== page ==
and Heard International Opera Review
Stuttgart State Opera, 18th July, 2004 (SM)
Conductor: Lothar Zagrosek
King Marke: Attila
Isolde: Lisa Gasteen
A young sailor:
German opera is
hitting the headlines this summer like never
before. Shock Catalan director Calixto Bieito
is pulling in the crowds at Berlin's Komische
Oper with his sex-and-splatter version of
Mozart's "Entfuehrung aus dem Serail".
which turns the Seraglio into a whorehouse
where pimps force prostitutes to drink piss,
then slice off their nipples and cut their
throats, even made it to the front page of
the mass-circulation daily Bild, Germany's
answer to the Sun.
Christoph Schlingensief's media circus is
currently working at full pelt to ensure that
his new staging of "Parsifal" will be a showdown
of one sort or another at this year's Bayreuth
self-styled enfant-terrible of German theatre
is doling out interviews by the dozen to any
high, middle or low-brow publication that
will print him.
But down in Stuttgart,
Belgian theatre auteur Luk Perceval is quietly
proving that modern operatic stagings can
be intellectually provocative and visually
arresting without all the excess trappings
of sado-masochistic sex, violence, nudity
or different bodily secretions and/or excretions
to shock and scandalise the audience and the
fact, Perceval's staging at the Stuttgart
State Opera could possibly be the best "Tristan"
director and auteur, is a newcomer to music
his love of, and long experience with working
with the spoken word, gives us a performance
in which Wagner's own text -- quite literally
-- takes centre stage.
In his programme
notes, Perceval complains that the words often
get lost in opera.
His solution is
breathtakingly simple. He places the singers
at the very front of the stage and allows
them to face the audience directly when they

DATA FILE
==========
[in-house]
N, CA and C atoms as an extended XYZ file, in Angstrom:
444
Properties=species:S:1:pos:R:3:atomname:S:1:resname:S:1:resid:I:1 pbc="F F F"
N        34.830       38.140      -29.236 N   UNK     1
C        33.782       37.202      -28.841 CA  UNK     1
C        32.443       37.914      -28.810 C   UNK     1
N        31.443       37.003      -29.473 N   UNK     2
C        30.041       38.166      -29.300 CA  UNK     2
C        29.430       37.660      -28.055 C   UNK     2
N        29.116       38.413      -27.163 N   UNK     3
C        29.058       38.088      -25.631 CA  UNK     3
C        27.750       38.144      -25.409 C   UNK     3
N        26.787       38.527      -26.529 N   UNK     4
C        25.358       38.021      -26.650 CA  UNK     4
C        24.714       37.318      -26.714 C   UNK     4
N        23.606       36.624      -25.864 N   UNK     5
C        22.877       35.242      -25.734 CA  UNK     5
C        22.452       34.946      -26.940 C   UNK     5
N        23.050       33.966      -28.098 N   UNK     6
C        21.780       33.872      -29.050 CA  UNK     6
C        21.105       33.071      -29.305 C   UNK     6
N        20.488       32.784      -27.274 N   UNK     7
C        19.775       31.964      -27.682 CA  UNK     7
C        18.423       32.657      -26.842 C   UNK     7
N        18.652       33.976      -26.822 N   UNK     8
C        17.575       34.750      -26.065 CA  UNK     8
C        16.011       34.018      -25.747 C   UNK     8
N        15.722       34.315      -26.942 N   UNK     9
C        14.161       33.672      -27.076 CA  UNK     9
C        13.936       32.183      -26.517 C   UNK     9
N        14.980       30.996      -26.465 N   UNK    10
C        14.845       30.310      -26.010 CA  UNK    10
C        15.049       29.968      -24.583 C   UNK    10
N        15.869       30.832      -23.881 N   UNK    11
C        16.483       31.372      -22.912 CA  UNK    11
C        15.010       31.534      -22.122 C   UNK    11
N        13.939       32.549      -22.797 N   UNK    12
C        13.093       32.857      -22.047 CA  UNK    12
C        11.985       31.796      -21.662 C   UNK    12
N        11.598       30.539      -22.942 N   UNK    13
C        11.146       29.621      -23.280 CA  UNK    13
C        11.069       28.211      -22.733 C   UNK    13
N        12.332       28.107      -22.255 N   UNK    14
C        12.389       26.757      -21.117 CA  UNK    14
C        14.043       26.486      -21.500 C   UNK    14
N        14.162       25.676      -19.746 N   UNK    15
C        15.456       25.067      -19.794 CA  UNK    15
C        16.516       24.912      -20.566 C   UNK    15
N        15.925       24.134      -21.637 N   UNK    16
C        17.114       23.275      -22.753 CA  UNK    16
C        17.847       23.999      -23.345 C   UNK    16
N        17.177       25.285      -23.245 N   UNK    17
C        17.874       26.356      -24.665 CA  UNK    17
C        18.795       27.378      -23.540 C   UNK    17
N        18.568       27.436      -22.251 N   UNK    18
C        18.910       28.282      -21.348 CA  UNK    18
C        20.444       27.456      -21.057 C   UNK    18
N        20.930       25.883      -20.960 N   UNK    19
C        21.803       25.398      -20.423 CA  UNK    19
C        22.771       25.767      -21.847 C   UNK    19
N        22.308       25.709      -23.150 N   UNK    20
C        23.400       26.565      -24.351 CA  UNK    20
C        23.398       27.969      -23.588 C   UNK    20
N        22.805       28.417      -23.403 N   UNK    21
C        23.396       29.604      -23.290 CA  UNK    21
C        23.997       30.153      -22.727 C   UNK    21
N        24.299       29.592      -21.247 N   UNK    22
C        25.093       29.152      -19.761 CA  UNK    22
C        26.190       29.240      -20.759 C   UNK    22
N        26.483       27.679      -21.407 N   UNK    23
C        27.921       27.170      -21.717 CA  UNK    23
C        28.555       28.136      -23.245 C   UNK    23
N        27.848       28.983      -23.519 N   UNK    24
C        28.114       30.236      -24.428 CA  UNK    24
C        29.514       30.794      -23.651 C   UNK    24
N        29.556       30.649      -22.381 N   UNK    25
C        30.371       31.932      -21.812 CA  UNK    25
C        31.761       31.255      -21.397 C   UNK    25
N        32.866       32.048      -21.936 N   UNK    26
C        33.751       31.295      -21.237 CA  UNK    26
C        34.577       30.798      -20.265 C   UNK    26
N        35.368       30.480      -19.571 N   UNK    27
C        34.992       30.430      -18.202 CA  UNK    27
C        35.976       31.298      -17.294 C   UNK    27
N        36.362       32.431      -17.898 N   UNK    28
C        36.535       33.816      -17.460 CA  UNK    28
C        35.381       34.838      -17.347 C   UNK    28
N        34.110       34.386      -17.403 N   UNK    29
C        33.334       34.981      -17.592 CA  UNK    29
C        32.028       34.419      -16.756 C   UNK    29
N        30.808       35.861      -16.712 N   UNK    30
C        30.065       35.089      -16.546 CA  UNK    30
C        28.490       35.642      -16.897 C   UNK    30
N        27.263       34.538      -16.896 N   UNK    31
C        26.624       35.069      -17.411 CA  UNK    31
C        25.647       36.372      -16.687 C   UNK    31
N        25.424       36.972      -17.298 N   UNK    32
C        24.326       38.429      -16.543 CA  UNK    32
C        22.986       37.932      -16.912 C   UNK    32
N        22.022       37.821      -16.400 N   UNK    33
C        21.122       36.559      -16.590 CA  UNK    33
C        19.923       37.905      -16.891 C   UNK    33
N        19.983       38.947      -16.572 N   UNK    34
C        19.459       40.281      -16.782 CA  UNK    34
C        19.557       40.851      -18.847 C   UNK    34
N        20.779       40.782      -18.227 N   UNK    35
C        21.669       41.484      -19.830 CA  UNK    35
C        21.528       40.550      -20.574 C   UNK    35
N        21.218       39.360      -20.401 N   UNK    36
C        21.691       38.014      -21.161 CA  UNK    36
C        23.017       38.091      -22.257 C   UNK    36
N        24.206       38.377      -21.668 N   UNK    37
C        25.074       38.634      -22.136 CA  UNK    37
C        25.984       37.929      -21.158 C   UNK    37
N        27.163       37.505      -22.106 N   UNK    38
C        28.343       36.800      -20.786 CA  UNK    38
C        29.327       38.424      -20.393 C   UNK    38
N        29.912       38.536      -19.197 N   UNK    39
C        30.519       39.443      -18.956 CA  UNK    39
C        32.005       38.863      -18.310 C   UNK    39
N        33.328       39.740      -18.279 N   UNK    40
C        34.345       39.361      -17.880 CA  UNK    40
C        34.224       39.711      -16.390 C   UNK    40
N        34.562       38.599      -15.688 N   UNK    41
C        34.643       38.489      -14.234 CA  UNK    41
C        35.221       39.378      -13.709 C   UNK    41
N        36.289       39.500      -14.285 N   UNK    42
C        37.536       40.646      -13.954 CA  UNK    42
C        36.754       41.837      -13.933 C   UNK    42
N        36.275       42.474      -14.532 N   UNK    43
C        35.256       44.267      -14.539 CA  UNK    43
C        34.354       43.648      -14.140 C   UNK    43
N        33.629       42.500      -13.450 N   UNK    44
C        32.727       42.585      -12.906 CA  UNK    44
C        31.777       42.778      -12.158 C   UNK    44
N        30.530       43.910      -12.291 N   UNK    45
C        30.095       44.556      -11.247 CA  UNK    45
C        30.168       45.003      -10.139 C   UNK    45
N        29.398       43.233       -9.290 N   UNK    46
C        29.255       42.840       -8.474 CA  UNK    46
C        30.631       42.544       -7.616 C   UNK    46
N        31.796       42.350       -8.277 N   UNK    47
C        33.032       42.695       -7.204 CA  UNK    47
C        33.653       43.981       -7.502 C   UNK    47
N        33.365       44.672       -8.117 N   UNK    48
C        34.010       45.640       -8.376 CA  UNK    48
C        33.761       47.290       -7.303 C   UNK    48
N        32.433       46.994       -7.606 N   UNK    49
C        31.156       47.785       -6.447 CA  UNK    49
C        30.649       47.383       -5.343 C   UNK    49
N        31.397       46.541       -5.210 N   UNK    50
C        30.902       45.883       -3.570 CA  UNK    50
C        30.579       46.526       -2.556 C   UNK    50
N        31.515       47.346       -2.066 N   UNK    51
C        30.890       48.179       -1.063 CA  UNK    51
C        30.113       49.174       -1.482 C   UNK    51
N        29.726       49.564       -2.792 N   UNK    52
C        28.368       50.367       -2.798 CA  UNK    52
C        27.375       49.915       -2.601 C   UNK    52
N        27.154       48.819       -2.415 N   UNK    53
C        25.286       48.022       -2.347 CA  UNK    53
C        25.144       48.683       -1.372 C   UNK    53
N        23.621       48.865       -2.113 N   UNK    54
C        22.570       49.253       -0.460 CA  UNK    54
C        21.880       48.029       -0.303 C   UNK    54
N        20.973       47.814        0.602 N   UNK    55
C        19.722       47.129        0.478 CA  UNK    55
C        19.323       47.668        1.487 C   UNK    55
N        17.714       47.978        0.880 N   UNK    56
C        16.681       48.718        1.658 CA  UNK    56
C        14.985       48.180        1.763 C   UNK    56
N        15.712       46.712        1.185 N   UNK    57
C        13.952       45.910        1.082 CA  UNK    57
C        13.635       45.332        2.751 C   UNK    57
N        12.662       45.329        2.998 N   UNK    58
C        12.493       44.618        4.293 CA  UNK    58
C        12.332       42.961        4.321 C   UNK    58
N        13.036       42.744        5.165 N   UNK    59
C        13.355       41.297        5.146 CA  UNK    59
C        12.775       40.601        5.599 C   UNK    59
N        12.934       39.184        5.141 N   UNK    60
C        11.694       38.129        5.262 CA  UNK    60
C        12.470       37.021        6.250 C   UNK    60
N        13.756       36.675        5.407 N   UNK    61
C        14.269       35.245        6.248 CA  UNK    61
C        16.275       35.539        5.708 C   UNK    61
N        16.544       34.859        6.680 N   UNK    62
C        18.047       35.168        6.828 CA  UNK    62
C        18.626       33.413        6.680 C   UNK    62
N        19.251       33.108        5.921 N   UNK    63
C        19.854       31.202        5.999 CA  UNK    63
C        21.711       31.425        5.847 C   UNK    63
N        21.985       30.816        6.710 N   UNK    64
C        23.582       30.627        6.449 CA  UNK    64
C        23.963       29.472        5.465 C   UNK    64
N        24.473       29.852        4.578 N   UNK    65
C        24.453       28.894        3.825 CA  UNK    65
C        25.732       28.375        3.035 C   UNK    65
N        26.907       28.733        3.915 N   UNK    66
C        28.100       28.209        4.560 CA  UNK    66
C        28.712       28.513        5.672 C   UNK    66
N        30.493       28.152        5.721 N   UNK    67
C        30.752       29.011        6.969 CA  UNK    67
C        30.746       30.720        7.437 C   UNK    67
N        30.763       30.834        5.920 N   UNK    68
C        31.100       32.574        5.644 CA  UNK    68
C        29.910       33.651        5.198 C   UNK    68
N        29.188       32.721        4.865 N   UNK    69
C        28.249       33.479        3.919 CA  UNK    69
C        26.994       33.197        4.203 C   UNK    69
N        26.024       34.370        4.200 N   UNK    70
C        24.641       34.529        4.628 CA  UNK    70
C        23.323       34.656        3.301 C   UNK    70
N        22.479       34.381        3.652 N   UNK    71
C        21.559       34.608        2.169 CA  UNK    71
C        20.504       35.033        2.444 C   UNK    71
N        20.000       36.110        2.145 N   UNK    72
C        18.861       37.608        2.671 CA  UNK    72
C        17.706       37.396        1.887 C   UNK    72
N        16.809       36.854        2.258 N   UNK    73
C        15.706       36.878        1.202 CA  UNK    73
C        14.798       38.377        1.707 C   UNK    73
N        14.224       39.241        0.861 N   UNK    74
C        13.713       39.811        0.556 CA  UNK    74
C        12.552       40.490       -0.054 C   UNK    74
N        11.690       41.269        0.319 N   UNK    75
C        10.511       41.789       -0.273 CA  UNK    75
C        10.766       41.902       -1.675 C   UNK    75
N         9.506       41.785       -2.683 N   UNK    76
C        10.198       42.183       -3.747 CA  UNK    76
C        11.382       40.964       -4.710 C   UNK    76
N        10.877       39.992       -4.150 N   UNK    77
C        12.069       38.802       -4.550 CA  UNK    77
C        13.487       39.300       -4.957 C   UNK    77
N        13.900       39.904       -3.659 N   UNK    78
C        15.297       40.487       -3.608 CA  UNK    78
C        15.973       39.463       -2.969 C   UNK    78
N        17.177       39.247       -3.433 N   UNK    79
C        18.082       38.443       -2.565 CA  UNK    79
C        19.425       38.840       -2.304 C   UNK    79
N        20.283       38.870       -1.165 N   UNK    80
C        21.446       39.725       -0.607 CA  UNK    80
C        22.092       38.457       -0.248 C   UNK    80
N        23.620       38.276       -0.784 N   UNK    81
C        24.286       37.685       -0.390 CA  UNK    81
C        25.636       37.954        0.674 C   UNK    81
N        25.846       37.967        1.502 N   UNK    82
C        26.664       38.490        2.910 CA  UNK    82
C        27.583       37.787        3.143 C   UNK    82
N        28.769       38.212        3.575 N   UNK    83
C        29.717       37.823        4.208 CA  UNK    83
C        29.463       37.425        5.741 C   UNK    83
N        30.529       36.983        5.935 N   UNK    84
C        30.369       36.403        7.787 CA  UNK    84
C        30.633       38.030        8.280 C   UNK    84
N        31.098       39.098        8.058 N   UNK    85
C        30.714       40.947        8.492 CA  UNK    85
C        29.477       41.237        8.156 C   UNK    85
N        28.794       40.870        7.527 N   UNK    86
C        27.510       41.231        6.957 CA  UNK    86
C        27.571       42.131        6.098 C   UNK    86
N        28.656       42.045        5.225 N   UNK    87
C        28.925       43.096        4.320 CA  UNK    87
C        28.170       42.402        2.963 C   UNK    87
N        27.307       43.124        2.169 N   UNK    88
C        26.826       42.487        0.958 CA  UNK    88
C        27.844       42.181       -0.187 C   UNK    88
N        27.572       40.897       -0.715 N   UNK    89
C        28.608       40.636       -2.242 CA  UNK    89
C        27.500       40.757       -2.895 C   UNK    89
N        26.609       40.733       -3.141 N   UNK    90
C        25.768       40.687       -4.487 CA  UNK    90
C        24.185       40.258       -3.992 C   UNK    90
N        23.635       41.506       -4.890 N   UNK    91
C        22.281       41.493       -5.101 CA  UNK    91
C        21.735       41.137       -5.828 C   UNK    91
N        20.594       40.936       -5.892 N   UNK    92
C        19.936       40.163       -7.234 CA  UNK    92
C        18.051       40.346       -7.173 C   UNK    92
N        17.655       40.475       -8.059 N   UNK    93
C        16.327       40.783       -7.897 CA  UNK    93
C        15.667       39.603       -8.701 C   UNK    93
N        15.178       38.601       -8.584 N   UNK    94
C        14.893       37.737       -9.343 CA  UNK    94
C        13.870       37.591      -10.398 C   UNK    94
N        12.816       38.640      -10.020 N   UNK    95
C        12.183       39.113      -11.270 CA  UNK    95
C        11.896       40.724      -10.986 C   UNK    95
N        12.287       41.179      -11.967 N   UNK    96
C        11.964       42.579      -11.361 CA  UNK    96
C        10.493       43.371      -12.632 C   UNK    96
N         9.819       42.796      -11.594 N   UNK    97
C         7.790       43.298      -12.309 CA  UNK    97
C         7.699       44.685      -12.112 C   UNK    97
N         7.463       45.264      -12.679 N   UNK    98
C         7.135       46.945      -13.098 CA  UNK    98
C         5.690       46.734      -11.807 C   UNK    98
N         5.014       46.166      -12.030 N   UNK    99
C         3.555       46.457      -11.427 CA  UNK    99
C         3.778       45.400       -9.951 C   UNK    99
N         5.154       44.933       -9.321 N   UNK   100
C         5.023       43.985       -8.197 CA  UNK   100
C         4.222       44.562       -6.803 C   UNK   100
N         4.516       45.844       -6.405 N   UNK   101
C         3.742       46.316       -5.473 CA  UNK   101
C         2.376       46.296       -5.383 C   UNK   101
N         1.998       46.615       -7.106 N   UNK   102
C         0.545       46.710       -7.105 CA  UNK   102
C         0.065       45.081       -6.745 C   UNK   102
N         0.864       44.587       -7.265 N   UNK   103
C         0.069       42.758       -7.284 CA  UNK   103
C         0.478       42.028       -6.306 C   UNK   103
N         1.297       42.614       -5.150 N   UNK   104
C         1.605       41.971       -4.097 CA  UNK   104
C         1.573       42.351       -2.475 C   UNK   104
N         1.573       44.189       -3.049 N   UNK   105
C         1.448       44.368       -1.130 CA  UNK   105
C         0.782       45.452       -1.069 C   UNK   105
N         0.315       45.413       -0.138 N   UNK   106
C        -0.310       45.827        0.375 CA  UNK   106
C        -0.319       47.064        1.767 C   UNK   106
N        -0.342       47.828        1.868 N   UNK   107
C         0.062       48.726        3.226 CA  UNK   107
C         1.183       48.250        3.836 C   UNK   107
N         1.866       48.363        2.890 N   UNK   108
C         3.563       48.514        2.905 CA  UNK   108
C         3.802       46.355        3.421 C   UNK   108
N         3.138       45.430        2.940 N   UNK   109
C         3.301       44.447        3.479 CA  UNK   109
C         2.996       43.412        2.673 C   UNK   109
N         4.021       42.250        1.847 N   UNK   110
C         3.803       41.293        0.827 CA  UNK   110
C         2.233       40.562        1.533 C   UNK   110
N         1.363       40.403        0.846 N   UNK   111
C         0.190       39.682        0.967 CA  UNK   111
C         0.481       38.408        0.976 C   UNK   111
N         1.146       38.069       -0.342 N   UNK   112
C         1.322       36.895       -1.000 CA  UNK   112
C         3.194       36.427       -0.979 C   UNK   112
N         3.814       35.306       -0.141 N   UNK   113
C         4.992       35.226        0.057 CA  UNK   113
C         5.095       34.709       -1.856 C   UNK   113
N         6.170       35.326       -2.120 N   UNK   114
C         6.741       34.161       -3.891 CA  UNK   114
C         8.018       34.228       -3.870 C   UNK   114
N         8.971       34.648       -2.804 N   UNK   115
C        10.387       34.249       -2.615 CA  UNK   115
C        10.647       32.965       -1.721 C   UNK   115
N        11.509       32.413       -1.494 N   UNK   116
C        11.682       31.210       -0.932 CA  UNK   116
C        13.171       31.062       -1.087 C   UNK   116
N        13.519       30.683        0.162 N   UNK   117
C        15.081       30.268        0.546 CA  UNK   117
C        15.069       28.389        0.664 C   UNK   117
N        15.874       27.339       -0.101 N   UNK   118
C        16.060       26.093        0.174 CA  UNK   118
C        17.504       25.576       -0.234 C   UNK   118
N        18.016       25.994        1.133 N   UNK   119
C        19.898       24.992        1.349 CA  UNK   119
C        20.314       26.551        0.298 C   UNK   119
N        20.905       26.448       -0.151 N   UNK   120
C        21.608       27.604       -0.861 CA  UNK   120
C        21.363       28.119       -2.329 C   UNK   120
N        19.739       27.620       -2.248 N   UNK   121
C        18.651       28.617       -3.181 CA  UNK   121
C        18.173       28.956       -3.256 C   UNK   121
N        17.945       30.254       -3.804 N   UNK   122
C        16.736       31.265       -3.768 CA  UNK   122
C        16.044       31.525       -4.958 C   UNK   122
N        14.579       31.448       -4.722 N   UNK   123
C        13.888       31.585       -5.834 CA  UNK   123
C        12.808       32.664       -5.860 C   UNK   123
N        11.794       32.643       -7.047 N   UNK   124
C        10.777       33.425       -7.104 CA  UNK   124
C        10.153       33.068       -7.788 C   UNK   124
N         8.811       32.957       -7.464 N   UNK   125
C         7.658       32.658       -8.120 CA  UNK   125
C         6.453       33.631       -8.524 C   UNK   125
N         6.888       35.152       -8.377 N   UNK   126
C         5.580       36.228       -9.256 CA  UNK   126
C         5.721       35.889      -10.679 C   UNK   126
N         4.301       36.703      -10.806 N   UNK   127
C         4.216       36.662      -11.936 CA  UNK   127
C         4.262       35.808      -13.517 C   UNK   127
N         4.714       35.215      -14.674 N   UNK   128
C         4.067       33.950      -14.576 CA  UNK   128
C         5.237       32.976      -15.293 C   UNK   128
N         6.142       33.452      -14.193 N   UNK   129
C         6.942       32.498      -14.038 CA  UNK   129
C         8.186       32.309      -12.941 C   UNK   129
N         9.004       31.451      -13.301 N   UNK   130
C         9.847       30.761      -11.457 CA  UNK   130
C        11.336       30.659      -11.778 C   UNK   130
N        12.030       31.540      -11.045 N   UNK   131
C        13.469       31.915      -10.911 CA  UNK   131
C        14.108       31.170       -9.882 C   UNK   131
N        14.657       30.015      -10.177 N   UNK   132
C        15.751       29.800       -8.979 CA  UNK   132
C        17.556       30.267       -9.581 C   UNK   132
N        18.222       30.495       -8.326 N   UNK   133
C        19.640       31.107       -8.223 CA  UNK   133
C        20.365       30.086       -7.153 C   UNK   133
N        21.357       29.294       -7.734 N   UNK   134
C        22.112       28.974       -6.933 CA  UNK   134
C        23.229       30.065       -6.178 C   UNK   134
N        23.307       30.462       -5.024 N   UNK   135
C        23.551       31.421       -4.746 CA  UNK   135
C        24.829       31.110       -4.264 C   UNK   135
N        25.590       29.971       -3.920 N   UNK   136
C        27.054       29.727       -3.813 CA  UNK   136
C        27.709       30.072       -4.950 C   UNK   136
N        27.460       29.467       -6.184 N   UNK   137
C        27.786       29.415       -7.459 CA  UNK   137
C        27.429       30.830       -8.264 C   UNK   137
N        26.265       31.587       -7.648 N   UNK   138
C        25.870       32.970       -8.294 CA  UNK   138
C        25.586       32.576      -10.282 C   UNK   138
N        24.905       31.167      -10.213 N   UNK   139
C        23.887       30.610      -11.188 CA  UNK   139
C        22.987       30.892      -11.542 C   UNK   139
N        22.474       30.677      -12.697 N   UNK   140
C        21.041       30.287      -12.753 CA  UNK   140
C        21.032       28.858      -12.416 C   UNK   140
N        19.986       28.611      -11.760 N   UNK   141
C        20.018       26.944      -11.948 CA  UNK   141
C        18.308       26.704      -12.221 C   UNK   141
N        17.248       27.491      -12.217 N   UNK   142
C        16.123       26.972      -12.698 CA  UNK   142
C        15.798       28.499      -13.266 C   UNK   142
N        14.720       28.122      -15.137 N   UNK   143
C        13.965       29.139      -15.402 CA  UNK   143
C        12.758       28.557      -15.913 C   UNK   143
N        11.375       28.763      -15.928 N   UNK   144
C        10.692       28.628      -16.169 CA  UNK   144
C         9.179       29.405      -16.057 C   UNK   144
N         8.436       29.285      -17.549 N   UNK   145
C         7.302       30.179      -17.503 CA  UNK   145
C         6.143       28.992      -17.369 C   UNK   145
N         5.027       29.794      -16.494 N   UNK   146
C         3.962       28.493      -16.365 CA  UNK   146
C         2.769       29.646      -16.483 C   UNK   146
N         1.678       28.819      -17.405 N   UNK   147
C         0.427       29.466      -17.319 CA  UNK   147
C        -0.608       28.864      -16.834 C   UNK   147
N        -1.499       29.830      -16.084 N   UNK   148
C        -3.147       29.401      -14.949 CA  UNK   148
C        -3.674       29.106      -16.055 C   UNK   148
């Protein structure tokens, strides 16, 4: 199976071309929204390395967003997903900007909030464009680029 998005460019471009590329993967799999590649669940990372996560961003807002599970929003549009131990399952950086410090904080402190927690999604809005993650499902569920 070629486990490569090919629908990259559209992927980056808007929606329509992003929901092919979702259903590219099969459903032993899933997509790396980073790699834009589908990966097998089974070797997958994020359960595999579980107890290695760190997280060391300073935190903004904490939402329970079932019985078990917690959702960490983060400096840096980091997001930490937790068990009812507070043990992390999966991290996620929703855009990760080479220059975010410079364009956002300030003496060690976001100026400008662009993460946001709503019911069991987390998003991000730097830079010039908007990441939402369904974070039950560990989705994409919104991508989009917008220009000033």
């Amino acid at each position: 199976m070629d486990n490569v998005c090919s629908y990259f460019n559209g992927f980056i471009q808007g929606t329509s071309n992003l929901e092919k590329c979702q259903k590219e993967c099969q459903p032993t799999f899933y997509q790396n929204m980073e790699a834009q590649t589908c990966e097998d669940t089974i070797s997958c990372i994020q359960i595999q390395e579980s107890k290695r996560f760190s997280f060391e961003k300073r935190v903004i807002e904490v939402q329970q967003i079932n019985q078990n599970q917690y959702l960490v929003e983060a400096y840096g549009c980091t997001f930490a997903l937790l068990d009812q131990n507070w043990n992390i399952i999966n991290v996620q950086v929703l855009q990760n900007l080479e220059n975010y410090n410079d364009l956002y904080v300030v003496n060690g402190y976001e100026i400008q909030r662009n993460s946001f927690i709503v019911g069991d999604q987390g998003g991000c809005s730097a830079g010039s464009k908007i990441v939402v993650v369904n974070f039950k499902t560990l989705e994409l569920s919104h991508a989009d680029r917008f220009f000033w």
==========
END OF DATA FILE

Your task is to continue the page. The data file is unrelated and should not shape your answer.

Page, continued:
He demands no
exhausting, ungainly acrobatics to twist and
cut off the column of air that a singer so
vitally needs. And
Perceval projects extracts of the text directly
onto the minimal sets, clearly readible and
accessible to the audience, who don't have
to crick their nicks trying to catch surtitles.
isn't a huge theatre, anyway, so the chances
that the words can be heard are greater than
in other cavernous houses.
But Perceval makes
sure that almost every word is audible in
this sparse, intellectually rigorous "Tristan",
a paradigm of "Textverstaendlichkeit".
(It was all the
more ironic, then, that Lisa Gasteen's Isolde
and Gabriel Sade's Tristan needed such audible
prompting during the first two acts in the
performance I saw.)
stripped-down sets only enhance our concentration.
A gigantic cube
dominates the right of the stage in Act I.
black wall stands centre stage in Act II,
with the singers moving around behind and
in front of it.
And in Act III,
the same wall is then lifted and tilted at
angle to become a sky filled the stars.
That's it. There's
no ship, no magic potion, no Castle Kareol
to distract us.
that by refusing to place the action in any
identifiable time, by refusing to provide
any illustrative, or narrative clues, he won't
detract from the authenticity of Wagner's
The costumes by
Ursula Renzenbrink, are equally minimalistic
-- timeless black for everyone except Brangaene
(Michaela Schuster) in blood red and King
Marke in linen beige.
Perceval views Brangaene and Marke as the
more interesting characters in the plot.
"They're the ones
who move me most deeply, because they have
to continue living and bearing the unbearable
lightness of being. They can't sing out their
deepest secrets in death arias," the director
treatment of one of Wagner's most zen-like
operas certainly works, if you're prepared
to let it. Musically,
you have no choice anyway. Lothar Zagrosek's
reading of the score is vital and alive, tripping
almost lightly through the Vorspiel, to plunge
us all the more deeply into the dark depths
of Act III, with the Stuttgart orchestra in
Gasteen was a whirlwind of an Isolde, every
inch up to the taxing part, wild, passionate,
and then vulnerable and delicate in turn.
Gabriel Sade was
an autumnally hued, almost baritonal Tristan,
but he overspent himself in Act II, so that
his voice cracked altogether in Act III.
Atilla Jun's booming
bass gave us an impressive, if rather rigid
King Marke, while Wolfgang Schoene was a characterful
star of the evening was Michaela Schuster's
Brangaene, with her gloriously rich mezzo,
so secure and rounded in tone. And she can
act, too. More
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